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​The Persistence and Pricing Implications of Changes in Multinational Firms’ Foreign Cash Holdings

Date/Time: 20-Sep-2017 1330hrs - 1500hrs
Venue: Executive Seminar Room 5 (S3.1-B1-07)
Contact Information:


Assoc Professor Kevin KOH

Using a hand-collected sample of U.S. multinational firms’ foreign and domestic cash holdings, we evaluate the association between changes in foreign and domestic cash and future earnings. Because the changes in the cash holdings are components of cash flows which itself is a component of current period earnings, a higher coefficient on the change in cash components is interpreted as higher earnings persistence. In contrast to the common belief that accumulating cash in foreign subsidiaries is suboptimal, we find that changes in foreign cash are as persistent for future earnings as changes in domestic cash. We further document that foreign cash changes are more persistent when foreign operations offer better growth opportunities and when repatriation taxes are lower. Next, we investigate whether investors efficiently price the earnings persistence implications of changes in foreign and domestic cash. Our results suggest that investors under-react to positive changes in foreign cash. Further, we find that investors’ under-reaction to positive foreign cash changes is more pronounced when foreign growth is higher and repatriation taxes are lower. Overall, our evidence suggests that retaining cash in foreign subsidiaries, on average, does not lead to lower future earnings. Our finding that investors under-estimate the persistence of positive changes in foreign cash is consistent with calls for more transparent disclosure on foreign cash and foreign operations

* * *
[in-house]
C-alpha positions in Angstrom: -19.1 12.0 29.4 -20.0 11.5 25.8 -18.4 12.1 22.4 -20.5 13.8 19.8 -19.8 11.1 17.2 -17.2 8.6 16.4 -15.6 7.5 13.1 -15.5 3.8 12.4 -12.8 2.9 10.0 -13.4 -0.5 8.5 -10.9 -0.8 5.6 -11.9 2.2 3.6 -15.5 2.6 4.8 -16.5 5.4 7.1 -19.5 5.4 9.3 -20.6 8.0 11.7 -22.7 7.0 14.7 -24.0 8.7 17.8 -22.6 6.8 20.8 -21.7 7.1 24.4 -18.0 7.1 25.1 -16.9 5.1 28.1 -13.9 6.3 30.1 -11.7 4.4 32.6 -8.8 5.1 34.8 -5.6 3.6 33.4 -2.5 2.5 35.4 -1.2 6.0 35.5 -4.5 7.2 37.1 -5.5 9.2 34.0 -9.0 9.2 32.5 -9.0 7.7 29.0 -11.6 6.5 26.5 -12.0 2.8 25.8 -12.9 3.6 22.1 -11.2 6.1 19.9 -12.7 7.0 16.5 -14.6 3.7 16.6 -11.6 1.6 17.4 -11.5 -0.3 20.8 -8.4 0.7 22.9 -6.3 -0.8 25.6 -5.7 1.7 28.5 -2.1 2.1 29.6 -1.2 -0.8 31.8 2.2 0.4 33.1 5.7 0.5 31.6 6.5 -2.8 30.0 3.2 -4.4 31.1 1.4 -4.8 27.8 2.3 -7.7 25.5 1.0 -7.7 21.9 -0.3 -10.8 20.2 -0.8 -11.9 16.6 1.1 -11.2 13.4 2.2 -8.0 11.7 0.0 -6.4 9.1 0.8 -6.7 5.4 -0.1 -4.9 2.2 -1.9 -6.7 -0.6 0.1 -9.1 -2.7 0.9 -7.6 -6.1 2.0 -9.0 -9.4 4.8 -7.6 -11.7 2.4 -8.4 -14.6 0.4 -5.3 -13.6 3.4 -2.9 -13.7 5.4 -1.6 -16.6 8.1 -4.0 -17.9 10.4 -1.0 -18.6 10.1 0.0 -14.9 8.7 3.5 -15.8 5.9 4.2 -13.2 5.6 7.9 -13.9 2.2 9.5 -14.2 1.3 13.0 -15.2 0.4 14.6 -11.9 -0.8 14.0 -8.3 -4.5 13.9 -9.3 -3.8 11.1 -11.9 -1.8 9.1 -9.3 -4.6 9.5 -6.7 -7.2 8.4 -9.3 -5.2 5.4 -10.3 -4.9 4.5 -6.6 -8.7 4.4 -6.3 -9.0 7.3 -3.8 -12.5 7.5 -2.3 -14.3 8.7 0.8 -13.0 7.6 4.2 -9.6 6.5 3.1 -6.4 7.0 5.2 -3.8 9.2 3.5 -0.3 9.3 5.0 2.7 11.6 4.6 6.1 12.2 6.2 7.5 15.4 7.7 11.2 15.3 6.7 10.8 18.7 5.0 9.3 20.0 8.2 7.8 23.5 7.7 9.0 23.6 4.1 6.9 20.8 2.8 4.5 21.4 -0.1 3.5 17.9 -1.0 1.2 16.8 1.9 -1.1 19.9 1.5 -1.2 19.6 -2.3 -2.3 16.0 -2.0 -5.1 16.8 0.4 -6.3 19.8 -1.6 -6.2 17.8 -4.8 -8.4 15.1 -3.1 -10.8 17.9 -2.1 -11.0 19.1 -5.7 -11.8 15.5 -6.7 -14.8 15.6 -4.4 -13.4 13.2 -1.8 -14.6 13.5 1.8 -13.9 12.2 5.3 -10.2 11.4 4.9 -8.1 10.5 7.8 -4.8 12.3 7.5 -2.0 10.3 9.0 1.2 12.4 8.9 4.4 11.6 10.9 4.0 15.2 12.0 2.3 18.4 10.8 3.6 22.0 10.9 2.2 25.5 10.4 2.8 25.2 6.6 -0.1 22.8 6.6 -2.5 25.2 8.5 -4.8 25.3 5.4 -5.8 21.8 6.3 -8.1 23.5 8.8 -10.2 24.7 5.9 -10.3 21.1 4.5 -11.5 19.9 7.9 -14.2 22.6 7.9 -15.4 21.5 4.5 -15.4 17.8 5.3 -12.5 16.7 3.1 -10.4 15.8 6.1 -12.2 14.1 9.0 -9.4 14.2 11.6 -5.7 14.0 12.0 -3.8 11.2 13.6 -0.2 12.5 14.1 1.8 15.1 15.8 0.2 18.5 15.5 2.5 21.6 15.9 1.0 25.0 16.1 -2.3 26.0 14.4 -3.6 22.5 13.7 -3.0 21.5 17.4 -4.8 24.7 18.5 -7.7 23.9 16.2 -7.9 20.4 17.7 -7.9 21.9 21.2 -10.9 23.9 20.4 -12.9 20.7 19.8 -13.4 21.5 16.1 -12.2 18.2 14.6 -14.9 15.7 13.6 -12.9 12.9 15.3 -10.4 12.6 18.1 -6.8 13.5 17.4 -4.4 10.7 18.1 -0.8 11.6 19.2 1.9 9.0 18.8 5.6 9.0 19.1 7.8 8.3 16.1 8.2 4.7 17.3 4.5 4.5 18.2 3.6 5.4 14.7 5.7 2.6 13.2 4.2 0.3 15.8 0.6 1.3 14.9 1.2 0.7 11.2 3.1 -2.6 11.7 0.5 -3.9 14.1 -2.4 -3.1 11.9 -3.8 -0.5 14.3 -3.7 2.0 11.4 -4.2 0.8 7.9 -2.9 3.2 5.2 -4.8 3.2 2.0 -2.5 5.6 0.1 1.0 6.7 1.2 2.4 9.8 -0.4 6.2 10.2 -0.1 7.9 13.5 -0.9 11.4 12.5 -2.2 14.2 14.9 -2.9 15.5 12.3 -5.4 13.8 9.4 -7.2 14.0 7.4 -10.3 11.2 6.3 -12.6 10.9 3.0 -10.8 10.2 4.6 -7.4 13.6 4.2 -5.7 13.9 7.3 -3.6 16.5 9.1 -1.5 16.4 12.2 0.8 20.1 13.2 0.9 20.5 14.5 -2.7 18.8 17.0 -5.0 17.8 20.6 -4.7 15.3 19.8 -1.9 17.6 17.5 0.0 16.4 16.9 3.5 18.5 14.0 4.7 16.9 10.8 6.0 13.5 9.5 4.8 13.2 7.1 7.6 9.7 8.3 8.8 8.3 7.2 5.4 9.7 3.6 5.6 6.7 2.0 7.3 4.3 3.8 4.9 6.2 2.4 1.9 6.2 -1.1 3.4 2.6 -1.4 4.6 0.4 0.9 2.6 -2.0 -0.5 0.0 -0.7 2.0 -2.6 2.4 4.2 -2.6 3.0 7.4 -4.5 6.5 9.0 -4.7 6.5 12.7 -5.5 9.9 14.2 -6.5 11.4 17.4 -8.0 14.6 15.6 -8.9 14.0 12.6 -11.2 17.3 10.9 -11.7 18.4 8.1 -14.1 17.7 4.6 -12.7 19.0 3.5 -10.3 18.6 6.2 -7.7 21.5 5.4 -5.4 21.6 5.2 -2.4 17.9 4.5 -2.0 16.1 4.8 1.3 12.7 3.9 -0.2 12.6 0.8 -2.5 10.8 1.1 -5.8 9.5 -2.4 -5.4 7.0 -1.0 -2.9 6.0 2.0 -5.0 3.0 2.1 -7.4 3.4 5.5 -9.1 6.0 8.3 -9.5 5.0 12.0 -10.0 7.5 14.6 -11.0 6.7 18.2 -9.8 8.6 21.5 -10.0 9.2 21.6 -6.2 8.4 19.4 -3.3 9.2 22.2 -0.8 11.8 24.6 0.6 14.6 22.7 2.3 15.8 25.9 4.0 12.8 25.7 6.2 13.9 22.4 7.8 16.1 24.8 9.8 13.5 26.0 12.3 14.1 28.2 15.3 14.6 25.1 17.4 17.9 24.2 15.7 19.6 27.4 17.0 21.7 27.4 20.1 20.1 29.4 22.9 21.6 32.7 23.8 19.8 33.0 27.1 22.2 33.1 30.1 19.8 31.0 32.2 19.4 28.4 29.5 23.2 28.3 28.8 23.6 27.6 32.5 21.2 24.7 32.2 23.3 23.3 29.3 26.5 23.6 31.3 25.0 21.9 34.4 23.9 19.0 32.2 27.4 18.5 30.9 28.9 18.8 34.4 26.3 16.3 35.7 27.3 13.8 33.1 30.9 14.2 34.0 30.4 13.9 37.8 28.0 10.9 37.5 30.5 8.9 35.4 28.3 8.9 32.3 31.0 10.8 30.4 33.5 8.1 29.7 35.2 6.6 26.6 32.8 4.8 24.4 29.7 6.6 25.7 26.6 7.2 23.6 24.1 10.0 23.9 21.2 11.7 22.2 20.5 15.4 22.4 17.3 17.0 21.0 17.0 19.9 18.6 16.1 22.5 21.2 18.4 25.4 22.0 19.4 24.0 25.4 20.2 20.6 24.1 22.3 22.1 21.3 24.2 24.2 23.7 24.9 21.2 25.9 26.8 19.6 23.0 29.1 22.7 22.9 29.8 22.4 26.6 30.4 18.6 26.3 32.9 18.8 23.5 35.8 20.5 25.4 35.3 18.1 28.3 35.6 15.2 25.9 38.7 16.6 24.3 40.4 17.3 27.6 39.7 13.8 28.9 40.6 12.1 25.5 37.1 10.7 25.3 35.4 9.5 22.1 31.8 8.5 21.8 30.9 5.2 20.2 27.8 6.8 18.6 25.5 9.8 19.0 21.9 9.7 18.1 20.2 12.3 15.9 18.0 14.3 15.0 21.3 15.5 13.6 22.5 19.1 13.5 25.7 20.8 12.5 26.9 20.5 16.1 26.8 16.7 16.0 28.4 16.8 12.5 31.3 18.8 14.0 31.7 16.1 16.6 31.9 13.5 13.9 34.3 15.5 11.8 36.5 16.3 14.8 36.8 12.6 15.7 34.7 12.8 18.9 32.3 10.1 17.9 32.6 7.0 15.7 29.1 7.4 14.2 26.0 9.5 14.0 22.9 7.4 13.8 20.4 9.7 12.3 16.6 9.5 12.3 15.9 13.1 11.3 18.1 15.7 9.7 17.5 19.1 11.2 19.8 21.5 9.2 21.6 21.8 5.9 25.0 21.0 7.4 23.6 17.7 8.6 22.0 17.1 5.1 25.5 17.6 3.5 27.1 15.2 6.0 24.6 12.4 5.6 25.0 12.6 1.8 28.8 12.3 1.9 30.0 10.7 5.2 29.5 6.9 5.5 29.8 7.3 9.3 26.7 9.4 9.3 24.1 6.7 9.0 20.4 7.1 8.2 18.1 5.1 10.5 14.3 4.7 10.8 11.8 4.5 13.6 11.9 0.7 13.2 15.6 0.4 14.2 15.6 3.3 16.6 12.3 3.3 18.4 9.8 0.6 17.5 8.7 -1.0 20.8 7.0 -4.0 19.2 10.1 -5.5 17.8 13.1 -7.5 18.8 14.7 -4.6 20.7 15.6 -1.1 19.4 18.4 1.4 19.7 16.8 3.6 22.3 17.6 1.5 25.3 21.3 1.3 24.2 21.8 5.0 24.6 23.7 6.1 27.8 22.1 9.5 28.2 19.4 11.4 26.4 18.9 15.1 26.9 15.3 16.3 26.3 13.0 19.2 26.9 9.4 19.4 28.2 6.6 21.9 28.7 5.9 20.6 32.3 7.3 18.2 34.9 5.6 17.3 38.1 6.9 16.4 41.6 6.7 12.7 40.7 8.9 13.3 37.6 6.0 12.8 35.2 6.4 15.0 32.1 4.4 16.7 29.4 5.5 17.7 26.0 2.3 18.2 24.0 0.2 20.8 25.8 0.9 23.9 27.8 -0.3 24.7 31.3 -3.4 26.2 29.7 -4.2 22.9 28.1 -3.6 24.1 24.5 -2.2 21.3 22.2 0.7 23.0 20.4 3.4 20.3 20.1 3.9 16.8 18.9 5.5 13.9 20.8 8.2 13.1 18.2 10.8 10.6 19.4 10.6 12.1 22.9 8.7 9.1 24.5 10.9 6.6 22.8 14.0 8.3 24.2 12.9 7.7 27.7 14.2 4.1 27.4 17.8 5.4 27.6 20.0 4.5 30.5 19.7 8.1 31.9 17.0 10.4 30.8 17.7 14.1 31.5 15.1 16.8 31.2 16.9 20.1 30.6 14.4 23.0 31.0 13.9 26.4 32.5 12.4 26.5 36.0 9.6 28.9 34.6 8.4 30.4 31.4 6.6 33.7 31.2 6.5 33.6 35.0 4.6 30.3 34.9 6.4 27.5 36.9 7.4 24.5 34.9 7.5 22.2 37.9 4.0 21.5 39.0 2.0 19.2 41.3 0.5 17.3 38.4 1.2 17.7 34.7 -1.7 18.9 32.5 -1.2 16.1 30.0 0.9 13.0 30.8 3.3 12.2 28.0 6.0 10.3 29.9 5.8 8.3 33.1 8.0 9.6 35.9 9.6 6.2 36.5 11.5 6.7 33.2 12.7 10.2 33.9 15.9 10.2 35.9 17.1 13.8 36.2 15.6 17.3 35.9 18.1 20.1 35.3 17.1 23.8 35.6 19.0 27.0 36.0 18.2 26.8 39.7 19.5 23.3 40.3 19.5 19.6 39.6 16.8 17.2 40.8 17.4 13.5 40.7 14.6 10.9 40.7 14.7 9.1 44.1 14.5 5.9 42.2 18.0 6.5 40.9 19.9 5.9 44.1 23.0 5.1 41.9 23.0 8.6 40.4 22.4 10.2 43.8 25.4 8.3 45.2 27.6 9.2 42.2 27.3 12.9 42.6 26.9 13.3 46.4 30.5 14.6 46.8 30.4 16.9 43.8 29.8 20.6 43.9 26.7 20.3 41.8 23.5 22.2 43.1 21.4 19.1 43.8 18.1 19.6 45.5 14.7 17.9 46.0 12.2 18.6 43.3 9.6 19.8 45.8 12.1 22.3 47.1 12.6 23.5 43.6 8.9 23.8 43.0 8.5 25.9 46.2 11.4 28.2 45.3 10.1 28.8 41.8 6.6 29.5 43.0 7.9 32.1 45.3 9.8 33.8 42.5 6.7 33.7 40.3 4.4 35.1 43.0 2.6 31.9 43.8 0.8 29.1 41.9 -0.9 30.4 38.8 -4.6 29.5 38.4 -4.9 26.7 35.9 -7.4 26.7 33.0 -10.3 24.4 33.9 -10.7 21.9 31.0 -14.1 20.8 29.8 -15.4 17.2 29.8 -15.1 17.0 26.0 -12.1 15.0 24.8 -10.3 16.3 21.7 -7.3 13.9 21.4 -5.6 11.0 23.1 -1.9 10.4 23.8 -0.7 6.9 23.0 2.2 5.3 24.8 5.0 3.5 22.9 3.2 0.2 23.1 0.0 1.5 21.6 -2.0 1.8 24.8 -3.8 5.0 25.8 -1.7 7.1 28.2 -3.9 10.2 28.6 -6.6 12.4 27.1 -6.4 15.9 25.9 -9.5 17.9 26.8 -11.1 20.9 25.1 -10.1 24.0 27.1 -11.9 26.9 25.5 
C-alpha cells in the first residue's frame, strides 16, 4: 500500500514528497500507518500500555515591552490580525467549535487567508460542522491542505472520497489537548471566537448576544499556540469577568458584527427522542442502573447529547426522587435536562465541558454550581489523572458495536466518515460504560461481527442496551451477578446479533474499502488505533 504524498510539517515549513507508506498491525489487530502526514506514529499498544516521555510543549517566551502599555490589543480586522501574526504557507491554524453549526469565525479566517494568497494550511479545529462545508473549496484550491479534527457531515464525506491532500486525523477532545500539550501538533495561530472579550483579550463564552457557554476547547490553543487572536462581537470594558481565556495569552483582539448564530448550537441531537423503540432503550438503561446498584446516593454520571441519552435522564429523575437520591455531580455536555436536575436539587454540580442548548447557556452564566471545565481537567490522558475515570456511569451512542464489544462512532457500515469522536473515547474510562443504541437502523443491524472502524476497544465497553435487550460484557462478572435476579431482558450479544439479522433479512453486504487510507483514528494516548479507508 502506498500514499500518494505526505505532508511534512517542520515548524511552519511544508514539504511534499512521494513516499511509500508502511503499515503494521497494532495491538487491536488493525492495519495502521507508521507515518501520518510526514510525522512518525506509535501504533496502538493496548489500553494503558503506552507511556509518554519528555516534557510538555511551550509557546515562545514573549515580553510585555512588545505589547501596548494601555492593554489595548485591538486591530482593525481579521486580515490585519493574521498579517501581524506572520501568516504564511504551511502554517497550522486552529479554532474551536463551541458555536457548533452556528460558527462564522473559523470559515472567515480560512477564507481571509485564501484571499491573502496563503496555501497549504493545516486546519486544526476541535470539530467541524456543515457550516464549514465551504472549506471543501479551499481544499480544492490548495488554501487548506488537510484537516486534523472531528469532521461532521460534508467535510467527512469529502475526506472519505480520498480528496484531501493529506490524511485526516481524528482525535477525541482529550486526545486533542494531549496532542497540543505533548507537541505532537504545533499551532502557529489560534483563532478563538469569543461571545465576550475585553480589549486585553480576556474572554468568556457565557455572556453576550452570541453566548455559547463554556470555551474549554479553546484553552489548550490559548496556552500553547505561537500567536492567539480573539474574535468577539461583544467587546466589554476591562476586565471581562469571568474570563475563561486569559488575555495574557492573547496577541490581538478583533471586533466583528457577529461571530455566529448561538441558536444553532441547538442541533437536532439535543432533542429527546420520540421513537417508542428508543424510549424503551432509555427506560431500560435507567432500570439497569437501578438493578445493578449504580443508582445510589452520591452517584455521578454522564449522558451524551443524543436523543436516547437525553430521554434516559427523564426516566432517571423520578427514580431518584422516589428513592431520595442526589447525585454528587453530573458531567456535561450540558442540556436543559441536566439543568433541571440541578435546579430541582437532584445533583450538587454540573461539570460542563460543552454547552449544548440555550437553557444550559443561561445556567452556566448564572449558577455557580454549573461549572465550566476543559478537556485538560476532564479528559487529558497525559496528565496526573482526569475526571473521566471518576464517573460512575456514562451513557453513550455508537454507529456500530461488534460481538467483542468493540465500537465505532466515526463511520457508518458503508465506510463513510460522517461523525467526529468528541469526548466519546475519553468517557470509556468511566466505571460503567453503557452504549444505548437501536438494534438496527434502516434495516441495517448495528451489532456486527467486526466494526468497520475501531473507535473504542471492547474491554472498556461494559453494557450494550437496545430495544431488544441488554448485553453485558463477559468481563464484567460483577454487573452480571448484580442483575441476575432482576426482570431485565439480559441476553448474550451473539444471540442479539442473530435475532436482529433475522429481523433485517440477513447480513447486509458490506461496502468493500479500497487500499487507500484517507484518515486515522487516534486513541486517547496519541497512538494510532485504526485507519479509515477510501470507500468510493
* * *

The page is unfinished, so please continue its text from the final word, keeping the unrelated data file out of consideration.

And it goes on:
About the Speaker
Professor Terry Shevlin is a Professor of Accounting, Paul Merage Chair in Business Growth, Associate Dean of Research and Doctoral Programmes at the UCI Paul Merage School of Business. He earned his PhD from Stanford University in 1986 and joined the faculty at the University of Washington where he worked for 26 years until joining UCI in the summer of 2012. He has published over 45 articles in the very top accounting and finance journals. His research interests are broad and include the effect of taxes on business decisions and asset prices, capital markets-based accounting research, earnings management, employee stock options, research design and statistical significance testing issues. His teaching interests include financial accounting, taxes and business decisions, empirical research methodology.
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For further information and enquiries, please contact Adeline Tang at
Nanyang Business School, Nanyang Technological University, Block S3, 50 Nanyang Avenue, Singapore 639798

Published on: 14-Sep-2017

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